A spouse who feels lucky I am still around. But I still struggle with the word.

I save lucky for the people walking around on the street who don't have cancer and didn't get hit by a car.

Anyhow, on a husband related note, this article really hits home.


Wednesday, April 11, 2012

J.C. Hayward Keeps it Real

I always worry this blog will somehow end up skewed to news-anchors-with-breast-cancer.

But I am in awe of the mighty J.C. Haward.

I am no spring chicken in my profession, but I watched J.C. when I was a little girl growing up in Maryland. Her work is burned into my DNA.

I really skipped a breath when I heard she was diagnosed.

Now plenty of news-anchors-with-breast-cancer will do a story on their journey. But I have never seen a public figure be as open and revealing as JC is in these photos.


Yes, it is hard in a way to see a woman who symbolized news desk style in surgery, but I give her a great amount of credit.

Get well soon J.C.



Friday, April 6, 2012

Of Dreams and Devils: Remembering Katherine Russell Rich

Katherine Russell Rich had at least two claims to fame. Her talent as a writer, and her 19 years of survival with metastatic breast cancer.

She wrote two books, “Dreaming in Hindi: Coming Awake in Another Language” and “The Red Devil: To Hell With Cancer — and Back.”

I didn't really know her, beyond a few email exchanges. But she was just exceptional.

Rich stretched the idea of what it meant to be diagnosed with advanced breast cancer.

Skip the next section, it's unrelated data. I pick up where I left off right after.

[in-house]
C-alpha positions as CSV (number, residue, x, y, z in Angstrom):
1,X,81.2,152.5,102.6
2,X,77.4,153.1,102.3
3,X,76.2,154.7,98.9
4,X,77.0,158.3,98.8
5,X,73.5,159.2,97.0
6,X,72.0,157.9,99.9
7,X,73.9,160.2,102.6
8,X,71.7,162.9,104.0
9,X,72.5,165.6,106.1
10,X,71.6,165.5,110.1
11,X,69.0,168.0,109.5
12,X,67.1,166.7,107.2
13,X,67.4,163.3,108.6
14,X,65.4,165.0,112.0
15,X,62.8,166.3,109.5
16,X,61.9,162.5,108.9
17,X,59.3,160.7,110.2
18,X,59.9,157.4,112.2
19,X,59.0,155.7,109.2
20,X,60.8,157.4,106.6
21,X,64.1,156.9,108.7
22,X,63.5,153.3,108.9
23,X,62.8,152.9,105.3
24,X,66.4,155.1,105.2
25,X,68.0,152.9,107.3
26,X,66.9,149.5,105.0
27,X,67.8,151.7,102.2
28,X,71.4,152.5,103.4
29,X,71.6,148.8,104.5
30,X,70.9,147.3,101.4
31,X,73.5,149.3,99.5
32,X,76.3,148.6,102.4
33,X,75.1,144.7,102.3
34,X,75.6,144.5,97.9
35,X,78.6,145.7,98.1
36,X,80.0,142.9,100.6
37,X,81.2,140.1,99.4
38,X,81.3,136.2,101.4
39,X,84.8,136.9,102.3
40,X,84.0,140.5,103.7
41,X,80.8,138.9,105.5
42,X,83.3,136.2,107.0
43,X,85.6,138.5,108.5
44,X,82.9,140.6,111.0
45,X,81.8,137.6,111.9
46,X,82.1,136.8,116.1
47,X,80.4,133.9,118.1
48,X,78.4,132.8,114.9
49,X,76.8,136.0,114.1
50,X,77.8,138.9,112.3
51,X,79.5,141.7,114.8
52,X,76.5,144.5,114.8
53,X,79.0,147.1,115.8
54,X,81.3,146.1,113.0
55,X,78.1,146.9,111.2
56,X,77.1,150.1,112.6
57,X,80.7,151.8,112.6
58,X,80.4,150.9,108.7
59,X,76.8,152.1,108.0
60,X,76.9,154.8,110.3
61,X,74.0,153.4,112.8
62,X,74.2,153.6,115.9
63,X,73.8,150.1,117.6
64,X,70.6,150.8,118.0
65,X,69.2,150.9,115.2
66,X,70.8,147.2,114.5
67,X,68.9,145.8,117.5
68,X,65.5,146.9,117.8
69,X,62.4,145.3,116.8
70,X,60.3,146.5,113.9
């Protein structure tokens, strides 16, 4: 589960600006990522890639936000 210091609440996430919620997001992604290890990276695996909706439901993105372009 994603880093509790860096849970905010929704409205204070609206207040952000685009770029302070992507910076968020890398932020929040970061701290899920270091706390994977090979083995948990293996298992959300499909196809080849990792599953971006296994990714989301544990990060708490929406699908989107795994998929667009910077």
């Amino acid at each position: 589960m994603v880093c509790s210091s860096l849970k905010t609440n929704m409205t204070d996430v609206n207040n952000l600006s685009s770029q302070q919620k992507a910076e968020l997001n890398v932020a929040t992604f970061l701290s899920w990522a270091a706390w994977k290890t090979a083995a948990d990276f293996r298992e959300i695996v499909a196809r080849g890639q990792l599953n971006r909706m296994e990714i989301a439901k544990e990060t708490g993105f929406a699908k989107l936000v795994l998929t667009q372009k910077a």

Not just a medical fluke, she was able to articulate her experience. She frequently made the point that medical science should be studying the "outliers,"the women who live more than a decade with metastatic breast cancer.

She was our war correspondent, reporting from the frontline.

I have posted a few links, to her articles, and sadly to her obituary.





Tuesday, April 3, 2012

Giuliana Rancic Shares Body Image Struggles After Breast Cancer and Mastectomy

I have to admit until last night I never thought much about Giuliana Rancic's breast cancer journey.

Her initial reveals on TV seemed a touch unrealistic. I think many celebrities want to send a positive, "get that screening" message out so they don't share their actual hardships.

Kylie Minogue is a wonderful exception, griping about the side effects of Tamoxifen,

I don't begrudge anyone their path, but when I hear about people playing in Grand Slams or performing on Broadway through treatment, I feel like an under achiever.

Initially, Giuliana seemed so certain cancer would not effect her baby plans, and so quick to return to work I had a tough time relating to her.

Sometimes I feel like the world expects all of us to bounce back in a jiffy.

I feel awful writing this, but I was in a sense relieved when Carly Fiorina had to go public with her infection. People don't realize that infections are a common side effect, and at least I could kind of point to her and explain. I felt like my co-workers had a point of reference.

But back to our impossibly slender, fashionable survivor Giuliana.

Last night for some reason I ended up watching the E! True Hollywood Story about her, and kind of changed my take on her. Yes, she has one perky positive attitude but is seems more sincere and realistic. Like most of us she took time to grown into this new reality.

I give her a lot of credit for this clip.

Gosh I remember switching bra after bra trying to get comfortable, and all the fashion compromises. I actually accepted a journalism award a few weeks after radiation and heavens, in the photo I look AWFUL. I couldn't really wear a bra yet and in what was supposed to be my big moment was left awkwardly flopping around.

Bless Giuliana for showing the world that dealing with breast cancer can mean a million mundane yet frustrating struggles.

By the way Giuliana & Bill is on the Style Network. Silly me I kept looking for it on E!

Style network now has a breast cancer information page.